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Vale, Ray Bradbury
Novelist. Poet. Visionary. America's best-loved science fiction writer was also a kindly mentor.
I am saddened this week because I won’t be receiving any more letters from Ray Bradbury.
The legendary American science fiction writer died in Los Angeles on Tuesday at the age of 91. He had led a productive life, writing 27 novels and more than 600 short stories. Bradbury was versatile, too. He wrote the screenplay for John Huston’s film Moby Dick. He was a poet and receiving his annual Christmas poem in the mail was exhilarating. It was always signed by Bradbury in his distinctive large hand and written in a broad-nibbed felt-tip pen.
Bill Perkins, a film buff and education lecturer at the University of Tasmania, introduced me to the works of Bradbury and to the films based on his novels and stories.
I was so enthralled that when I began my own teaching career I introduced my students to Bradbury’s short stories and novels as well as to films of his books. Fahrenheit 451 was an example of some of his best writing, and the movie version, starring Julie Christie and Oskar Werner, was thought-provoking and starkly but beautifully filmed.
It was only in later years that Bradbury’s readers realised what a visionary he was. He predicted automatic teller machines and video surveillance techniques, to name just two ideas which are part of everyday life nowadays. The way technology and robots are progressing, it won’t be long before the house in Bradbury’s short story “There Will Come Soft Rains” is a reality. The futuristic nursery in his short story “The Veldt” may also come about.
Strangely enough, for a man who often wrote science fiction tales about rockets, Bradbury was terrified of flying. He wrote novels like R is for Rocket (1962) and S is for Space (1966) and one of his best-known short stories is “The Flying Machine” –but he travelled to and from Europe by sea. Strange also for someone who was obsessed with the colonisation of Mars, the subject of his 1950 novel The Martian Chronicles. In a letter to me he revealed that he had no role at all in the making of the television mini-series based on this book. He apparently found it boring.
His novel Something Wicked This Way Comes (1962) encapsulated some of Bradbury’s characteristic themes. It is about the struggle between good and evil, the excitement and promise of children growing up, and the sadness of adults ageing. It deals with regret about the things one should have and could have done but didn’t.
But hope, truth, beauty and the triumph of love also shine through. The movie of this book, by Walt Disney Productions, never failed to captivate my students. The photography is unforgettable and the script enchanting. In two decades of showing it to classes, not one student disliked it.
Bradbury mailed me one of those large film posters that used to be prominently displayed outside movie theatres. It was for Something Wicked This Way Comes. On it he had scrawled in silver felt pen a personal message. Displaying it to the class before a screening of the movie added to the occasion.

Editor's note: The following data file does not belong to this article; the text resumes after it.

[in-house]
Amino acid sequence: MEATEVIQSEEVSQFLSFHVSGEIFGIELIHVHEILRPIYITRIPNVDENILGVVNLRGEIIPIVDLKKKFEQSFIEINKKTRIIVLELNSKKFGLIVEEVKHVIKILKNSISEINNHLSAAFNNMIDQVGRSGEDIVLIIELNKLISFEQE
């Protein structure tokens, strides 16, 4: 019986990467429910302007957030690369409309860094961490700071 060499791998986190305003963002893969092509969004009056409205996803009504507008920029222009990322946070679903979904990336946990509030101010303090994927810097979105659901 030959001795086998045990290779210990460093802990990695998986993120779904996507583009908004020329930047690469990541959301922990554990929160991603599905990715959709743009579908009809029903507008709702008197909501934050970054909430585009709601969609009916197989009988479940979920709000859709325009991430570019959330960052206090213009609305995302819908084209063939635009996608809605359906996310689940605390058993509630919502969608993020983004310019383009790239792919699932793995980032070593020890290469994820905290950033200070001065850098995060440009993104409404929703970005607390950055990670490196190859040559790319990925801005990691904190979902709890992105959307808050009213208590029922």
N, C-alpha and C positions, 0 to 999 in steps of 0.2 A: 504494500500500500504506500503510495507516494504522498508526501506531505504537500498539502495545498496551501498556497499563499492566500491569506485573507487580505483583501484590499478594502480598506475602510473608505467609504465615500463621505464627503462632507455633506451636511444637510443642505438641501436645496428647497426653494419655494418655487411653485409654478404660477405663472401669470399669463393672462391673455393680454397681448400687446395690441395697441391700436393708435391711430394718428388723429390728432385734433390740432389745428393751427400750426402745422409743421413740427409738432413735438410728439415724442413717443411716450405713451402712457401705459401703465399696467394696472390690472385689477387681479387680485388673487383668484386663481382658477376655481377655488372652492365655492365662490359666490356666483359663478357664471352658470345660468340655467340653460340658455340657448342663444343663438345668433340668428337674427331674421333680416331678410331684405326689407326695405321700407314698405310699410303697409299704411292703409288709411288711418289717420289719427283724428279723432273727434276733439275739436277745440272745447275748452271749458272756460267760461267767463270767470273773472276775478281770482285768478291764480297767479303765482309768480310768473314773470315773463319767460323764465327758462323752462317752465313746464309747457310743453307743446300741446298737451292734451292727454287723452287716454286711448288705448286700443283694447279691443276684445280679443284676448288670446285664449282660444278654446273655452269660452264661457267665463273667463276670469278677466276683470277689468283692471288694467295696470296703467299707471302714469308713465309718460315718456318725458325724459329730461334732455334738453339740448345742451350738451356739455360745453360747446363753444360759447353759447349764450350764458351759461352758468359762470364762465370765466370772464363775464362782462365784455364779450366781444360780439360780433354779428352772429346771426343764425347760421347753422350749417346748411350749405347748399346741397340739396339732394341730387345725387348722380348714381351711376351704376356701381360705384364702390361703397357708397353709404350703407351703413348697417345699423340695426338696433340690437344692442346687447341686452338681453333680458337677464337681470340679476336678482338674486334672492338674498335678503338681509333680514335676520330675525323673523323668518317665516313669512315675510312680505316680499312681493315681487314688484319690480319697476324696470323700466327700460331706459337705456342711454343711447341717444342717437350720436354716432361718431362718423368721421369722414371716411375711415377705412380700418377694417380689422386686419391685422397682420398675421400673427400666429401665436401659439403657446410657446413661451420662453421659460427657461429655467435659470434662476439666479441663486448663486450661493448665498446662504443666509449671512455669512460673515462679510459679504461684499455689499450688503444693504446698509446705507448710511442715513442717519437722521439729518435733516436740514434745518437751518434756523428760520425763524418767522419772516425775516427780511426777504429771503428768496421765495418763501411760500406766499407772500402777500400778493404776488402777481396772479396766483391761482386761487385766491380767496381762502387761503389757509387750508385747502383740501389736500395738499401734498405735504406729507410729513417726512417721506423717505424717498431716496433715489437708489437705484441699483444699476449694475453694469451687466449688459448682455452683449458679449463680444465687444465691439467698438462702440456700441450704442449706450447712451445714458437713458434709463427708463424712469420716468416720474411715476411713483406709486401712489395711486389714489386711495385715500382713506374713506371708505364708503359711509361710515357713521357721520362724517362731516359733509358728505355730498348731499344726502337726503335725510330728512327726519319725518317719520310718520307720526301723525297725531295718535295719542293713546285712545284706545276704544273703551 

As part of my treatment of Bradbury’s novels and short stories with my classes, I would often have my students write critiques. Some of them would draw pictures of an aspect of a story. I would gather the essays and drawings and bundle them together in an envelope and mail them to Bradbury at his home in Los Angeles.
He was always delighted and would read each one. He would select a few and write responses to the students. You can imagine the excitement in class when a student would proudly announce receipt of a letter from the great man himself. This exercise and Bradbury’s generous participation made literature more real for the students.
I have a letter from Bradbury written on the day he returned, by sea, to America from Paris. It was in response to a batch of my students’ work which I had sent him. He wrote:
Thanks for your kind letter and all the enclosed material from your warm bright students. I deeply appreciate having all these to read and sat down on my return from France this day Sunday, July 28th, to read and enjoy every one. Bless you all. What a fine gift to receive on my Homecoming! I send you my love and the best hope for all of your futures.
Yours with gratitude.
Also appreciated the art work.
What a generous man he was! He always had time for his readers and particularly for young people. Fame had not spoiled him. He was always the young man who had used a coin-operated typewriter in a basement library at the University of Los Angeles to type out Fahrenheit 451. (It cost him $9.80 to type this 25,000-word novel. The typewriter rental was 10 cents for half an hour.)
I ran into one of my former students on the bus a few years ago. He was teaching at the same high school where I had taught him. He still remembered my classes and was now teaching Bradbury’s works to his students.
There can surely be no better legacy for a writer than that succeeding generations continue to read and enjoy his work and promote it to others.
Recommended reading: My four favourite Ray Bradbury novels are: Fahrenheit 451, Something Wicked This way Comes, The Illustrated Man, and The Martian Chronicles.
Walter Pless writes from Hobart, Tasmania.
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